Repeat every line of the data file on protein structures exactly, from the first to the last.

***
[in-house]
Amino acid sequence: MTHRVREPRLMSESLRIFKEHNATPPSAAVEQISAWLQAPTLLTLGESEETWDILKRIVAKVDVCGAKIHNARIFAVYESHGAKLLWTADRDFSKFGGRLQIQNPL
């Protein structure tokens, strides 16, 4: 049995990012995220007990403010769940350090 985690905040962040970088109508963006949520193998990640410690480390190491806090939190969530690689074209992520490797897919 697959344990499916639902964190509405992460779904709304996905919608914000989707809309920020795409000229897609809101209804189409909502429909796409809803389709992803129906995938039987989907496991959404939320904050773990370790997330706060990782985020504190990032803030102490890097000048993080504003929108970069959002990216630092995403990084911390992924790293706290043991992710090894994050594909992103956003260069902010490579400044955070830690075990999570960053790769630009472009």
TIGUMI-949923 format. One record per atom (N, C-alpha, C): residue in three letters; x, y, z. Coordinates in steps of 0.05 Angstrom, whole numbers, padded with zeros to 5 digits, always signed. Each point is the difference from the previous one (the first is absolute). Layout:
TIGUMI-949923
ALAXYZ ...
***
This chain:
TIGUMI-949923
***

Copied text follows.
[in-house]
Amino acid sequence: MTHRVREPRLMSESLRIFKEHNATPPSAAVEQISAWLQAPTLLTLGESEETWDILKRIVAKVDVCGAKIHNARIFAVYESHGAKLLWTADRDFSKFGGRLQIQNPL
């Protein structure tokens, strides 16, 4: 049995990012995220007990403010769940350090 985690905040962040970088109508963006949520193998990640410690480390190491806090939190969530690689074209992520490797897919 697959344990499916639902964190509405992460779904709304996905919608914000989707809309920020795409000229897609809101209804189409909502429909796409809803389709992803129906995938039987989907496991959404939320904050773990370790997330706060990782985020504190990032803030102490890097000048993080504003929108970069959002990216630092995403990084911390992924790293706290043991992710090894994050594909992103956003260069902010490579400044955070830690075990999570960053790769630009472009």
TIGUMI-949923 format. One record per atom (N, C-alpha, C): residue in three letters; x, y, z. Coordinates in steps of 0.05 Angstrom, whole numbers, padded with zeros to 5 digits, always signed. Each point is the difference from the previous one (the first is absolute). Layout:
TIGUMI-949923
ALAXYZ ...
***
This chain:
TIGUMI-949923